Africa accounts for 20% of the world’s land area and is home to 1.3 billion people but in terms of tourism, only relatively few countries attract large numbers of visitors each year. In this post we will look at the five most visited countries in Africa according to official UN figures for global tourism.
The figures quoted are for 2018 and rounded up or down to the nearest 100,000. They do not include a number of countries (listed at the bottom) which did not release official tourist arrivals data for 2018.
Top 5 Most Visited Countries in Africa
1. Morocco – 12.3 million visitors (2018)
Africa’s most popular travel destination is Morocco. Its proximity to Europe gives it a significant advantage over other African countries with a host of budget air connections connecting cities such as Marrakech, Fez and Agadir with the European continent.
Marrakech is the standout destination with its medieval walled city and mazy medina drawing in millions of visitors each year but Morocco is a diverse country with beach resorts, mountain retreats and vast desert landscapes helping attract a wide range of different types of travellers.
2. Egypt – 11.3 million visitors
Egypt’s travel industry has taken a significant hit over the past decade or so due to political instability and safety concerns. However over 11 million people still visited in 2018 and it’s likely that it will soon reclaim its status as Africa’s top travel destination.
History lovers will always be attracted by its range of millennia-old monuments with so much history and culture to be discovered on the banks of the Nile. Well away from world famous sites such as the Pyramids of Giza, Egypt does also have a few considerably more modern coastal resorts such as Sharm El Sheikh on the Red Sea which also push its visitor numbers up.
3. South Africa – 10.5 million visitors
At the other end of the continent, South Africa is by some distance the most popular country to visit in Sub Saharan Africa. Highlights include the stunning city of Cape Town, giant game reserves such as the Kruger National Park and a vast coastline dotted with wild beaches and rugged landscapes. While it is a nation of great contrasts, South Africa does have greater transport and tourist infrastructure than many of its neighbours which are still struggling to attract visitors from afar.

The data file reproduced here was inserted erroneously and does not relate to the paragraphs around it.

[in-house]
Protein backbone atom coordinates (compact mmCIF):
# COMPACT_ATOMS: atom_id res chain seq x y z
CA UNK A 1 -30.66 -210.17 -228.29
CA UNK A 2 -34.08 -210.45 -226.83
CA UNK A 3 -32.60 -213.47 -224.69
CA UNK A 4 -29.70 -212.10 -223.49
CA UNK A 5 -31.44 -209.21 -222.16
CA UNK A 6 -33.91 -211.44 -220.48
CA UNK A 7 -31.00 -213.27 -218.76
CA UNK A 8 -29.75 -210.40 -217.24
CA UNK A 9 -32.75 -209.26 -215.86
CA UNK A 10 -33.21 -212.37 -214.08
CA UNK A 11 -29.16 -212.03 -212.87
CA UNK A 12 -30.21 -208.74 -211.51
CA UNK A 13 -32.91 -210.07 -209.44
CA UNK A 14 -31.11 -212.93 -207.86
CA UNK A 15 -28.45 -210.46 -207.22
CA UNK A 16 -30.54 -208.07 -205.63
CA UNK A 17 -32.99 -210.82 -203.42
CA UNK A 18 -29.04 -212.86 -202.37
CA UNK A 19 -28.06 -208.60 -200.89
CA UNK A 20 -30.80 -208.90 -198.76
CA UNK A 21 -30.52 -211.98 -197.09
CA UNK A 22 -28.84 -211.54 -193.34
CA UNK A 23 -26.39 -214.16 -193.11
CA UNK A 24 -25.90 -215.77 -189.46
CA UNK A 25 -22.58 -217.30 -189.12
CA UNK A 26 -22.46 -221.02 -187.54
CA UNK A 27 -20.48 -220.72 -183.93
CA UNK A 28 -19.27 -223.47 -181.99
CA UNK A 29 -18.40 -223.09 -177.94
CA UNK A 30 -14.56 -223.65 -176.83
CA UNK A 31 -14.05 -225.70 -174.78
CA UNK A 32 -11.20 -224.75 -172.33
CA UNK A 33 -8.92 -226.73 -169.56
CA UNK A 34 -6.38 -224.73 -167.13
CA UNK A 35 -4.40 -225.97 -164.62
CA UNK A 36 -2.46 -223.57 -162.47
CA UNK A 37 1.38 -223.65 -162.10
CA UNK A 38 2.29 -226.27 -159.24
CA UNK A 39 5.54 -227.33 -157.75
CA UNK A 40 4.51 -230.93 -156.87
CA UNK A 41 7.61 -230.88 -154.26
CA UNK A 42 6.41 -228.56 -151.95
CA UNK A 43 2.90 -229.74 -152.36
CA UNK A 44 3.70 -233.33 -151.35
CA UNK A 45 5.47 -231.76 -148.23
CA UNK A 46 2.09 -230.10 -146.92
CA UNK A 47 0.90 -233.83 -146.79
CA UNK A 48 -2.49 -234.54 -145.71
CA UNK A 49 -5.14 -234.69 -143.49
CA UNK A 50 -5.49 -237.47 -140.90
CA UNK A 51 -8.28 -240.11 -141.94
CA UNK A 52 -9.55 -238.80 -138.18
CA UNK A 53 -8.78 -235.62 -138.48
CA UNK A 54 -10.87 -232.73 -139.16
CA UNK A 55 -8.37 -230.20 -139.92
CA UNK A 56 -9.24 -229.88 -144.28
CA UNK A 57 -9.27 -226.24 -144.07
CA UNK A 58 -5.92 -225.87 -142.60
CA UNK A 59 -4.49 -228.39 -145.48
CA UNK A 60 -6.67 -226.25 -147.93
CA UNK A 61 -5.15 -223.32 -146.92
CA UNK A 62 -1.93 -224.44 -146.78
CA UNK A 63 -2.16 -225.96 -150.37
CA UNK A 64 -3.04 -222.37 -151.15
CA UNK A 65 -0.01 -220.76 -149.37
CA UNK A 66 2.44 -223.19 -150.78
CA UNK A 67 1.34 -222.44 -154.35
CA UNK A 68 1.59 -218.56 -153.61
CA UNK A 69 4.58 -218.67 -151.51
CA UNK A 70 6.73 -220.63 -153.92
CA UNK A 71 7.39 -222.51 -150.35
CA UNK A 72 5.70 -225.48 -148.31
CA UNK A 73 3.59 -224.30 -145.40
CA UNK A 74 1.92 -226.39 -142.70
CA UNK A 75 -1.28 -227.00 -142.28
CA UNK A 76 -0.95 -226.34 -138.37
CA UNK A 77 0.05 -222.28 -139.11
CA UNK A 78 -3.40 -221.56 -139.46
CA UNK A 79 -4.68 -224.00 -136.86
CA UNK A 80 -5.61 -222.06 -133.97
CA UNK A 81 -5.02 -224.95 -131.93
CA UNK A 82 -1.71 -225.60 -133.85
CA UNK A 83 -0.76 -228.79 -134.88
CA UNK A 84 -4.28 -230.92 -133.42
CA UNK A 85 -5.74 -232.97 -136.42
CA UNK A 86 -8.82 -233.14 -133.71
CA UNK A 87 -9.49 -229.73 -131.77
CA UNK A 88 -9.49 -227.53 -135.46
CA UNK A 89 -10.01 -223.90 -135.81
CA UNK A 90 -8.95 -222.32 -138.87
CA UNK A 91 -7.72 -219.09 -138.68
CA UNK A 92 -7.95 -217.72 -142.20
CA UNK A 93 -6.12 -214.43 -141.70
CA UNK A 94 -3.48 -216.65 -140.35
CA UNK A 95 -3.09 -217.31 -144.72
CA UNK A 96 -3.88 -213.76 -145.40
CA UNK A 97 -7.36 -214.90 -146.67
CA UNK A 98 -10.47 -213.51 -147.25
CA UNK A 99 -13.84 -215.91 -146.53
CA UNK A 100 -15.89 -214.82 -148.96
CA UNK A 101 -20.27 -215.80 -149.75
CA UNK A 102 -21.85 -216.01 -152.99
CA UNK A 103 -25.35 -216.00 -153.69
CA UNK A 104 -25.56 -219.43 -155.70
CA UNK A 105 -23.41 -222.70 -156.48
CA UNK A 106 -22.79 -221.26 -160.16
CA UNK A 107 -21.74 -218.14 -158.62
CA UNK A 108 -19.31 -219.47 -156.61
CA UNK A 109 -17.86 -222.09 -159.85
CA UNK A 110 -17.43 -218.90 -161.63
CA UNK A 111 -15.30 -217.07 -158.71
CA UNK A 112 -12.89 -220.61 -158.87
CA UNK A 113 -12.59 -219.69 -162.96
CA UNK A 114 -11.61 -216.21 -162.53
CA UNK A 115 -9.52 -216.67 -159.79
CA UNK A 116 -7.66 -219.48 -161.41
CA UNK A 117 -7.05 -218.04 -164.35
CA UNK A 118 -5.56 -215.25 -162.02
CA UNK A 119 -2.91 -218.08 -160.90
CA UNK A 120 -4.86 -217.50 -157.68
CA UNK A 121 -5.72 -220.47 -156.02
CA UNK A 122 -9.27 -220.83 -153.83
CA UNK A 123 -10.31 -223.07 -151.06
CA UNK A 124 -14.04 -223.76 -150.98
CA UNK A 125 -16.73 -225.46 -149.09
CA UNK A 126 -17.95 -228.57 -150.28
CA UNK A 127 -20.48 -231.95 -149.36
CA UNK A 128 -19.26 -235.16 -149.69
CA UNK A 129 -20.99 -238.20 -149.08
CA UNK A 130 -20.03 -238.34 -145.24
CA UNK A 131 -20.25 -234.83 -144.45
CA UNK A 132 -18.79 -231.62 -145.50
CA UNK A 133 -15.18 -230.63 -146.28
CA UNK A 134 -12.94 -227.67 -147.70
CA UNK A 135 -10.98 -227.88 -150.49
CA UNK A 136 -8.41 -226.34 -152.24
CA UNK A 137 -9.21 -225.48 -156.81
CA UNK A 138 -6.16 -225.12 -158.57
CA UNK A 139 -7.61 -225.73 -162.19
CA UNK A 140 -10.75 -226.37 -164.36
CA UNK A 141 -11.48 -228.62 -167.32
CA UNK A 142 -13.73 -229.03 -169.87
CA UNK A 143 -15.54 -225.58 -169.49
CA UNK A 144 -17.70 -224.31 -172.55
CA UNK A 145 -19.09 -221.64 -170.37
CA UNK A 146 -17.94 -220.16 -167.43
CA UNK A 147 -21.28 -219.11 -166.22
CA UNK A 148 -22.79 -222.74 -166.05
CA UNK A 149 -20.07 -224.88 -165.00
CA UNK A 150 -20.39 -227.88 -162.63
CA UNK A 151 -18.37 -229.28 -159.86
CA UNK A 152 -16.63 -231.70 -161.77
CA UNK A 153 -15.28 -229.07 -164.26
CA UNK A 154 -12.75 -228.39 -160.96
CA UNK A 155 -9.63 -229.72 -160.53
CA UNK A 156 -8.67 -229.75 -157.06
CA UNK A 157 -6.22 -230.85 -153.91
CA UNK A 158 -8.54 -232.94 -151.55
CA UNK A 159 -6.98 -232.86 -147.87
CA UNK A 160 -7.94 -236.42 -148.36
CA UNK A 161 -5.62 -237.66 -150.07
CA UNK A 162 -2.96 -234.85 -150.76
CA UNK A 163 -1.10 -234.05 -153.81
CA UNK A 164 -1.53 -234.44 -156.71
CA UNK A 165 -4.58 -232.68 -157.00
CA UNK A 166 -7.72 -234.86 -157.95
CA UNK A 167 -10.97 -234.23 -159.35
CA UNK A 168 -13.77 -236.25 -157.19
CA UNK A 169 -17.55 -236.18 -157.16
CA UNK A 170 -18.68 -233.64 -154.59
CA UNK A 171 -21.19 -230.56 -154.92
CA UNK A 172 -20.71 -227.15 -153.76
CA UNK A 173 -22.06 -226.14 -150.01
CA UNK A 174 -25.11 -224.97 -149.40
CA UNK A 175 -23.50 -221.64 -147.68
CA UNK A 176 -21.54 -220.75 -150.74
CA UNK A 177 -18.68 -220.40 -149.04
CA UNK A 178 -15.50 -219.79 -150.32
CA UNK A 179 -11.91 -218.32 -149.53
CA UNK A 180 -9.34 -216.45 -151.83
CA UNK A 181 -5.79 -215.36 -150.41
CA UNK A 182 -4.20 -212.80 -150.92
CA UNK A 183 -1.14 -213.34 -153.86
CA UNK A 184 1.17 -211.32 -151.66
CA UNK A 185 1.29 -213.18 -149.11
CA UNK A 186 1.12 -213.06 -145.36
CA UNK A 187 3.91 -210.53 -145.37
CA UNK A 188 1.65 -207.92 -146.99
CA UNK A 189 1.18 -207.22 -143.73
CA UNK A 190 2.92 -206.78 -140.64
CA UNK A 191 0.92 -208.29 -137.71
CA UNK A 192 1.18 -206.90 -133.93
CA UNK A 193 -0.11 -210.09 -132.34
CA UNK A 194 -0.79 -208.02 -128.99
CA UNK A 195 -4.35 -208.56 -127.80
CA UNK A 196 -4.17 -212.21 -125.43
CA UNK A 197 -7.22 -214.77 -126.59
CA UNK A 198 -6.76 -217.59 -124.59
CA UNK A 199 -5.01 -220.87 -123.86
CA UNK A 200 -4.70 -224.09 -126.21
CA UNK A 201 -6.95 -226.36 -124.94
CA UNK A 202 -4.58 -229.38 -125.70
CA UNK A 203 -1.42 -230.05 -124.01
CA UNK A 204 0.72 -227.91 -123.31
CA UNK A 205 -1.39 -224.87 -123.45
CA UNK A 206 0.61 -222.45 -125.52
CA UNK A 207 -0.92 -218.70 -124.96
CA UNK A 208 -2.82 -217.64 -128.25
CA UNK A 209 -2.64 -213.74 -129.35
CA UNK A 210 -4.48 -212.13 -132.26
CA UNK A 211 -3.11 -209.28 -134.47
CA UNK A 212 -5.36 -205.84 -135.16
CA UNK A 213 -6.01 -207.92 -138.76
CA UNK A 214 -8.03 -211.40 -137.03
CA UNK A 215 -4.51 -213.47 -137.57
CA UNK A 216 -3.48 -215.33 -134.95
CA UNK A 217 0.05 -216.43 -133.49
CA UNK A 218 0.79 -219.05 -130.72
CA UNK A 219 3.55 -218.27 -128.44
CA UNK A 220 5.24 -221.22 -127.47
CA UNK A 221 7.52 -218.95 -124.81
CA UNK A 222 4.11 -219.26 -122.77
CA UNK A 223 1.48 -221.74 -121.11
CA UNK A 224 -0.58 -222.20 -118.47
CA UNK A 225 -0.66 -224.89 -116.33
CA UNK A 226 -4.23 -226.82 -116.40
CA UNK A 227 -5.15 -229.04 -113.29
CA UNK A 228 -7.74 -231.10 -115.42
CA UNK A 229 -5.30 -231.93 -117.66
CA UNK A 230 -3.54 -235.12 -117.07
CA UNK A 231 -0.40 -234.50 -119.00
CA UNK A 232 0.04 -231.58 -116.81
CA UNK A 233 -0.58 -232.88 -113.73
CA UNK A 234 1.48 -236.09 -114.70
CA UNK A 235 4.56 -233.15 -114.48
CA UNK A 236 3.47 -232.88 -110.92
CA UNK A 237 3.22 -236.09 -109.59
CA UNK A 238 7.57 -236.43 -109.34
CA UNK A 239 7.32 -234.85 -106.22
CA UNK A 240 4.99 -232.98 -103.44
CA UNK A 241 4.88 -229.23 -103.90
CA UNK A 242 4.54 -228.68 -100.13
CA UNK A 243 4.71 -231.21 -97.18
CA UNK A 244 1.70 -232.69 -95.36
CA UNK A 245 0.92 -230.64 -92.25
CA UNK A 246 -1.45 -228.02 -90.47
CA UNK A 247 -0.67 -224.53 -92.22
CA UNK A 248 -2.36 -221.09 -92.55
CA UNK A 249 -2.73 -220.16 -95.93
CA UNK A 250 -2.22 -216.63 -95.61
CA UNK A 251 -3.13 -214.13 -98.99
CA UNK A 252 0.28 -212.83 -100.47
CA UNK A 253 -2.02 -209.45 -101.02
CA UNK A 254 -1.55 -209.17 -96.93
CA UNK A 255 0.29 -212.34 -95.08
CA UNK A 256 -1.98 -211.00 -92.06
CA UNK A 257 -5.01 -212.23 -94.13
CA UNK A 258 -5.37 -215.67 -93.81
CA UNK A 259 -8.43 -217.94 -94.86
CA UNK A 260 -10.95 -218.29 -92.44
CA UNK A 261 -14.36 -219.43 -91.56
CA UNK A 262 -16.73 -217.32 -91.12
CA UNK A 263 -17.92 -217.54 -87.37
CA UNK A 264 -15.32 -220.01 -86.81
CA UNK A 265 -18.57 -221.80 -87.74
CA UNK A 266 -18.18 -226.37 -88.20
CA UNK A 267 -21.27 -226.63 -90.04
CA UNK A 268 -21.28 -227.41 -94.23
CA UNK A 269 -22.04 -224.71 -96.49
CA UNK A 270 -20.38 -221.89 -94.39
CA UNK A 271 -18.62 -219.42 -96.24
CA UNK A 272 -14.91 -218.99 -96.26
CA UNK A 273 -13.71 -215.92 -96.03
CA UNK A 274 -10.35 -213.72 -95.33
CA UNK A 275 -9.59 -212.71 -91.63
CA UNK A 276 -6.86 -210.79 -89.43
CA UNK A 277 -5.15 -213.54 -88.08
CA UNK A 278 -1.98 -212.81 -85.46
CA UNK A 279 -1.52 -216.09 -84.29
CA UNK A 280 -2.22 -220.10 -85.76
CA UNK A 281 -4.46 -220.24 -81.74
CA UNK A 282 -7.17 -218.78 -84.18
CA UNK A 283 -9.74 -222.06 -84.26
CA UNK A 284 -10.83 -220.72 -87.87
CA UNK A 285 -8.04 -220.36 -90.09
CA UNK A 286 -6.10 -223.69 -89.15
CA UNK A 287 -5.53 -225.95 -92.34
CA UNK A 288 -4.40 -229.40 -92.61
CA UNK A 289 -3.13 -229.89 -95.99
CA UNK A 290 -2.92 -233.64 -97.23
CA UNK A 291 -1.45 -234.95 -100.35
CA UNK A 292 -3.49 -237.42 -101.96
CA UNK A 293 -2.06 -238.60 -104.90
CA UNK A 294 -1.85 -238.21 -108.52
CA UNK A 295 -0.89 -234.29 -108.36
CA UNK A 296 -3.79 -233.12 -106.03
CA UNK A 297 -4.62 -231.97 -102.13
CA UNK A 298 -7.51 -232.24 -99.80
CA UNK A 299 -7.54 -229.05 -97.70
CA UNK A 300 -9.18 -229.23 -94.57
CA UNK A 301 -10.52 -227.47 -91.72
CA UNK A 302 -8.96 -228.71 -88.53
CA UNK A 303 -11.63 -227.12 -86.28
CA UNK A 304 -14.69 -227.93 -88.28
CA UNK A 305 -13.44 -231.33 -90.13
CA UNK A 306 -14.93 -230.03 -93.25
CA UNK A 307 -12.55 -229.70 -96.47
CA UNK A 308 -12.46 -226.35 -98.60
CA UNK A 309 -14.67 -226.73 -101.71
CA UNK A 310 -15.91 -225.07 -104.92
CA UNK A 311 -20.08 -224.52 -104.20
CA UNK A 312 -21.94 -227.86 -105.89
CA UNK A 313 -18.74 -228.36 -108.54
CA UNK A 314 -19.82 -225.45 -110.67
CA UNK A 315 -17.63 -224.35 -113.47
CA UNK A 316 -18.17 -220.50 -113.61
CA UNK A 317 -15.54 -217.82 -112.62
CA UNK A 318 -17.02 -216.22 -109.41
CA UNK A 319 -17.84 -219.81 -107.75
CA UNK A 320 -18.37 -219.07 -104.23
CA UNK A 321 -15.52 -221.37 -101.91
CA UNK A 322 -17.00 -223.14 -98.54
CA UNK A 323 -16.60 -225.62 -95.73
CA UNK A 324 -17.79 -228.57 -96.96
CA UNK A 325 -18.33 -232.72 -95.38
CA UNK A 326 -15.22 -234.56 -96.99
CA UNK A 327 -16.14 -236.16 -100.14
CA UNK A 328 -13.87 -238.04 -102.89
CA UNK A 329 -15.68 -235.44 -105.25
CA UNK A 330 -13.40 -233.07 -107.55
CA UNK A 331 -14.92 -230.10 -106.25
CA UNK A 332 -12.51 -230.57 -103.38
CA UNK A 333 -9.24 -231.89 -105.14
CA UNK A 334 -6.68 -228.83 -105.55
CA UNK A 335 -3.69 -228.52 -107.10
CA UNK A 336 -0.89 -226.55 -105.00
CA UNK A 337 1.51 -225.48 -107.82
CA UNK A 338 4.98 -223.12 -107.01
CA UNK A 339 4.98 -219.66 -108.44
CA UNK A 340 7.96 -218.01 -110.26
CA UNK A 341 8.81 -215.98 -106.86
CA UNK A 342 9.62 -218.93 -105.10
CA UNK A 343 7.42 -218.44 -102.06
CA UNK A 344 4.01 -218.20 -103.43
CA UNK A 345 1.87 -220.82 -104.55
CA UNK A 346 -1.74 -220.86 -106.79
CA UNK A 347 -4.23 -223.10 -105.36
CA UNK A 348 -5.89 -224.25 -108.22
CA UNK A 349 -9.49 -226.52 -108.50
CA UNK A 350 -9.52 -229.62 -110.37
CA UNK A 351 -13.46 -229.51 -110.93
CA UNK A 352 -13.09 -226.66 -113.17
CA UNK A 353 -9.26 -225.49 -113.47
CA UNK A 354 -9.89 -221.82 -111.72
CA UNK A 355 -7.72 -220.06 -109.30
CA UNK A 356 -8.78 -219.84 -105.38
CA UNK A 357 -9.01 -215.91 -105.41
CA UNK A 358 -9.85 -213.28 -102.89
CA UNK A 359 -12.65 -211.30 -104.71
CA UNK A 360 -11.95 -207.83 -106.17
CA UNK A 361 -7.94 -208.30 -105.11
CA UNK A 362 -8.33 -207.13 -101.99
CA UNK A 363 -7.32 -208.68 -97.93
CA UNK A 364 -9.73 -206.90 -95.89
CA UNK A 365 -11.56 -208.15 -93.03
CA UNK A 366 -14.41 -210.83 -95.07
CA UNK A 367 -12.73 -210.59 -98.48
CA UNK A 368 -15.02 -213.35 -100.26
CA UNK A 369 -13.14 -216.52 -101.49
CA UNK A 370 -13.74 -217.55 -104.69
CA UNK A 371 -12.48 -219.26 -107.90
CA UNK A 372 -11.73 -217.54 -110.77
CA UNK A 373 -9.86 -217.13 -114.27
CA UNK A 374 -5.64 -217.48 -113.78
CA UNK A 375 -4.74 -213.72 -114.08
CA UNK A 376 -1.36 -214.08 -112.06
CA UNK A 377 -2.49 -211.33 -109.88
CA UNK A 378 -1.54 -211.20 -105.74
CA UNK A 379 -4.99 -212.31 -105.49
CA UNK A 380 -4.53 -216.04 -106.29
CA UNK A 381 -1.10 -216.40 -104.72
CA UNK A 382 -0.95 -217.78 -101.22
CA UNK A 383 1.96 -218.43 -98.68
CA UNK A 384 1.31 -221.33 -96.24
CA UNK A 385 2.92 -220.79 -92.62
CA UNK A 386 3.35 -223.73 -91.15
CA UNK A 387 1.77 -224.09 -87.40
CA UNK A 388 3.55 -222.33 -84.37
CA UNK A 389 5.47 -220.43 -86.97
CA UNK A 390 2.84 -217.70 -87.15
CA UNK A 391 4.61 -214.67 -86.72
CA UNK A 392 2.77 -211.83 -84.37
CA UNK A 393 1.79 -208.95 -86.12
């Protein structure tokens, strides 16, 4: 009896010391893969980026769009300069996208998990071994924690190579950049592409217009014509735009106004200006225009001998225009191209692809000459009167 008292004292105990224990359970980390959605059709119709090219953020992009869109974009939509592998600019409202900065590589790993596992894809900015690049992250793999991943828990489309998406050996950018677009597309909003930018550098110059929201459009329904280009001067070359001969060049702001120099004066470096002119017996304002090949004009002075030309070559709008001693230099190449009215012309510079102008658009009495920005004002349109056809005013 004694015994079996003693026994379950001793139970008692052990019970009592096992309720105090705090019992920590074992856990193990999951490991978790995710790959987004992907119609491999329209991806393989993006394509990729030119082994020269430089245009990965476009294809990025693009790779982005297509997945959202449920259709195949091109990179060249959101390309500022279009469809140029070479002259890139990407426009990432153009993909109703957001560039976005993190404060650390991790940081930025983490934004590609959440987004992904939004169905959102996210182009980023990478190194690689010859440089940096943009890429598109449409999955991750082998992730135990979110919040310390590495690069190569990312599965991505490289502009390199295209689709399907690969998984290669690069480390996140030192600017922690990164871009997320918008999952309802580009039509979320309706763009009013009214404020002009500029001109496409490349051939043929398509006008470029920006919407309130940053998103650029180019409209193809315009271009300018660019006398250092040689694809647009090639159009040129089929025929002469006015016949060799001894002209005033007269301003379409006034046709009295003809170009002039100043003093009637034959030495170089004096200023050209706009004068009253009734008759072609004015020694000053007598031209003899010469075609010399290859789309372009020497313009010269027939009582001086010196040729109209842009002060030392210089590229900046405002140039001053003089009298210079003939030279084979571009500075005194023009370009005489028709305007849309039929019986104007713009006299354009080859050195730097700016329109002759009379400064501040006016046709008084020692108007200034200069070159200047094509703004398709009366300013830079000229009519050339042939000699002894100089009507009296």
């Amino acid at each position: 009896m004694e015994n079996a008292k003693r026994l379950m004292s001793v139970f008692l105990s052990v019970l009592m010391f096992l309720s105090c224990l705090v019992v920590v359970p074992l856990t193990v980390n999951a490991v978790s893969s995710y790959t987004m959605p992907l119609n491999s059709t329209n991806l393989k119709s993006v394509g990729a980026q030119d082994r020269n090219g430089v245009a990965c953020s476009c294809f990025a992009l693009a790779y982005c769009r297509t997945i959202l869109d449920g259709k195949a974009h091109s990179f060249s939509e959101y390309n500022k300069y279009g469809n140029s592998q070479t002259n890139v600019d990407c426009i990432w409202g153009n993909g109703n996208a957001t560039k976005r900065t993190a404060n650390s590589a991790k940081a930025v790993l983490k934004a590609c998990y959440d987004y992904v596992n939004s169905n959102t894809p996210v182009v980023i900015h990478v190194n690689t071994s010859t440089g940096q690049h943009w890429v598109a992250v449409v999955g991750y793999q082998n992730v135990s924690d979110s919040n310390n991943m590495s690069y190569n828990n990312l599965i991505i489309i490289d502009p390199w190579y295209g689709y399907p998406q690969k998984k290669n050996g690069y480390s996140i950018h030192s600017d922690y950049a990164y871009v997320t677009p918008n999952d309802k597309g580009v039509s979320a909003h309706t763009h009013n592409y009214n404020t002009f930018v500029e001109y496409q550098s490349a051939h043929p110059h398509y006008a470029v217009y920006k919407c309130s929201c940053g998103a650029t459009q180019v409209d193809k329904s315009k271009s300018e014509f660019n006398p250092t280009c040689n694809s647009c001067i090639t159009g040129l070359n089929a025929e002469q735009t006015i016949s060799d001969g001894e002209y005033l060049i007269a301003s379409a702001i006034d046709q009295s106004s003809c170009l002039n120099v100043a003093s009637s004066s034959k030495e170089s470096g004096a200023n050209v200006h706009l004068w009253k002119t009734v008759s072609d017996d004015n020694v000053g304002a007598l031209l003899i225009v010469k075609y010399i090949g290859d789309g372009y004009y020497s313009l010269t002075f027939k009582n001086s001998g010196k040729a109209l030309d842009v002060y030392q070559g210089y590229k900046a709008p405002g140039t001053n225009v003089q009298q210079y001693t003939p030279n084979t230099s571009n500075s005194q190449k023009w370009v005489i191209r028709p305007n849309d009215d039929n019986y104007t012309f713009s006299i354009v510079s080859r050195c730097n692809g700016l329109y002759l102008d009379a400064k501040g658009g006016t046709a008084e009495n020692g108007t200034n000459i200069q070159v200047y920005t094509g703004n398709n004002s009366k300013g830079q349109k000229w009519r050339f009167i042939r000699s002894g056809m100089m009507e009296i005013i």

Read more – Cost of Travel in South Africa
4. Tunisia – 8.3 million visitors
Back to North Africa and Tunisia is the fourth most popular country with visitors. It is much smaller and doesn’t have such a wide range of potential travel experiences as Morocco, although it does boast some of the Mediterranean’s best beaches. Resorts such as Djerba, Sousse and Hammamet account for a large percentage of its total visitor numbers, although recent terrorist attacks have contributed to a fall in visitor numbers.
5. Mozambique – 2.7 million visitors
There’s a significant drop in numbers from Africa’s top four destinations to the rest. Mozambique ranks as the 5th most popular in 2018, emerging just above the likes of Kenya and Uganda as the most visited East African nation. Its main draw is its long Indian Ocean coastline which is full of gorgeous beaches, offshore marine parks and remote islands that reward the adventurous traveller. A lack of easy, affordable flights in and a limited internal transport network are the main factors preventing beautiful Mozambique from attracting far higher numbers of visitors each year.
Africa’s most popular tourist destinations conclude from 6th to 10th with Algeria (2.7 million visitors in 2018), Zimbabwe (2.6 million), Ivory Coast (2 million), Kenya (1.9 million), Uganda (1.9 million).
It should be pointed out that Botswana, Burundi, Cameroon, Central African Republic, Chad, DR Congo, Djibouti, Equatorial Guinea, Eritrea, Gabon, Guinea, Lesotho, Liberia, Mauritania, Nigeria, Rwanda, Senegal and Somalia have not released official tourism figures for 2018. However it’s very unlikely any of those countries would have featured in the top five.
This article was published in September 2020 although the figures relate to the 2018 calendar year.